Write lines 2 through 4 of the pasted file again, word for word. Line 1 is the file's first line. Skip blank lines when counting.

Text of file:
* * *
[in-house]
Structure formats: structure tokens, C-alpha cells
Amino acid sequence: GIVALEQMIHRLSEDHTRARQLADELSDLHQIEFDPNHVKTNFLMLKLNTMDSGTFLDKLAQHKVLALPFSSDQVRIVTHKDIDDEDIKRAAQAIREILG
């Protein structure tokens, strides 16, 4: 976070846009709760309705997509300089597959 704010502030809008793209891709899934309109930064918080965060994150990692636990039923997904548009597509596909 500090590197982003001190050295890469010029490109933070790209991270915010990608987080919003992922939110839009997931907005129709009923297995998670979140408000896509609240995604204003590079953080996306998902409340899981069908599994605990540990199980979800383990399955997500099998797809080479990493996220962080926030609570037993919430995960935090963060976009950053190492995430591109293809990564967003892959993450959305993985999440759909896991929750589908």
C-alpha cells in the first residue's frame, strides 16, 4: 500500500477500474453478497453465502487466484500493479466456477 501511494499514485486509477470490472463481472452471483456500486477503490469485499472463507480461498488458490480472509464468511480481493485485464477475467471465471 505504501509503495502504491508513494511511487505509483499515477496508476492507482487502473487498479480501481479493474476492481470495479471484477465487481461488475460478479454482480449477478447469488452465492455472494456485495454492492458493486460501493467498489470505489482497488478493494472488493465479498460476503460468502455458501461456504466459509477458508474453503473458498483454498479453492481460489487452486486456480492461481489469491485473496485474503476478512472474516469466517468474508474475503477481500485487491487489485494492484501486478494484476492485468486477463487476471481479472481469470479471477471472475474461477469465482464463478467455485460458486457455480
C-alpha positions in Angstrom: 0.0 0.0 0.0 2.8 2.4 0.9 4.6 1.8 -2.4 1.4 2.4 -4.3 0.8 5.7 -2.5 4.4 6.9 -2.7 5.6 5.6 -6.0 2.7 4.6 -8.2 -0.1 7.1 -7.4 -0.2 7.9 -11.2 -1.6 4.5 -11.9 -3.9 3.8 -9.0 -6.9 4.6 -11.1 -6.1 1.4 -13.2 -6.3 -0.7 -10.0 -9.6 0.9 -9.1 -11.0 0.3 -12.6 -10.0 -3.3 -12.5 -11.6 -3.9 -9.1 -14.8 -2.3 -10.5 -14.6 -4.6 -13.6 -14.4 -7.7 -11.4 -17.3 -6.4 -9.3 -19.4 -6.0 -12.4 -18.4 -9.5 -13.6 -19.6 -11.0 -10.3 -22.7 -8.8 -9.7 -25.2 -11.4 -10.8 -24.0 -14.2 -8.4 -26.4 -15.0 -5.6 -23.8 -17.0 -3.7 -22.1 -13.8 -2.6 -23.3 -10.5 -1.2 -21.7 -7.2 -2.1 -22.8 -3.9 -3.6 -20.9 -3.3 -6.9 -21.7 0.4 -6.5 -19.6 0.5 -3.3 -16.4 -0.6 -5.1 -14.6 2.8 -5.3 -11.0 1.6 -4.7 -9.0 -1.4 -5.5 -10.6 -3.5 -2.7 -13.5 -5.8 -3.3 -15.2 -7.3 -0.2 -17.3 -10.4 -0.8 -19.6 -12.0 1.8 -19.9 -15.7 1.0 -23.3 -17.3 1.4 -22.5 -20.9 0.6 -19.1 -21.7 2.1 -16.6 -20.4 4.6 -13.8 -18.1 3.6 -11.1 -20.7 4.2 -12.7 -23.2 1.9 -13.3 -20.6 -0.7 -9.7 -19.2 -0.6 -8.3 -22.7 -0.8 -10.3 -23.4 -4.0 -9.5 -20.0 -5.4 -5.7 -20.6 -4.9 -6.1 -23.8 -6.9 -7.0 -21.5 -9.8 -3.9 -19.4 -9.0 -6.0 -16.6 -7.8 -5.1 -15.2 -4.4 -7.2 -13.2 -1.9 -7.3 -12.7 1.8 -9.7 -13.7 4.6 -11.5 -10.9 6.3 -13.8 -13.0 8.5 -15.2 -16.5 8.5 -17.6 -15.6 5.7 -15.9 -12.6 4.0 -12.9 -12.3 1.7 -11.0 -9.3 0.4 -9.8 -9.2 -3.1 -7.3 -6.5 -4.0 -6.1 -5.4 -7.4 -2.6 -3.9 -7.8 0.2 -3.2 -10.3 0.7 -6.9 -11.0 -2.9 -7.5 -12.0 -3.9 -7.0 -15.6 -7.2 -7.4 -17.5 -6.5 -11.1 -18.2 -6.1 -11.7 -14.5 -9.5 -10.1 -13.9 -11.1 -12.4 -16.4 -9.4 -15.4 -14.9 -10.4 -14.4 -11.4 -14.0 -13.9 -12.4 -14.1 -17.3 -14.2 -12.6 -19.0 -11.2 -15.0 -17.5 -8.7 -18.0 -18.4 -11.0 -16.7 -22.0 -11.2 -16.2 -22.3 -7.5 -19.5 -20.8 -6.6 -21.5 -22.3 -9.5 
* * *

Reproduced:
Structure formats: structure tokens, C-alpha cells
Amino acid sequence: GIVALEQMIHRLSEDHTRARQLADELSDLHQIEFDPNHVKTNFLMLKLNTMDSGTFLDKLAQHKVLALPFSSDQVRIVTHKDIDDEDIKRAAQAIREILG
């Protein structure tokens, strides 16, 4: 976070846009709760309705997509300089597959 704010502030809008793209891709899934309109930064918080965060994150990692636990039923997904548009597509596909 500090590197982003001190050295890469010029490109933070790209991270915010990608987080919003992922939110839009997931907005129709009923297995998670979140408000896509609240995604204003590079953080996306998902409340899981069908599994605990540990199980979800383990399955997500099998797809080479990493996220962080926030609570037993919430995960935090963060976009950053190492995430591109293809990564967003892959993450959305993985999440759909896991929750589908």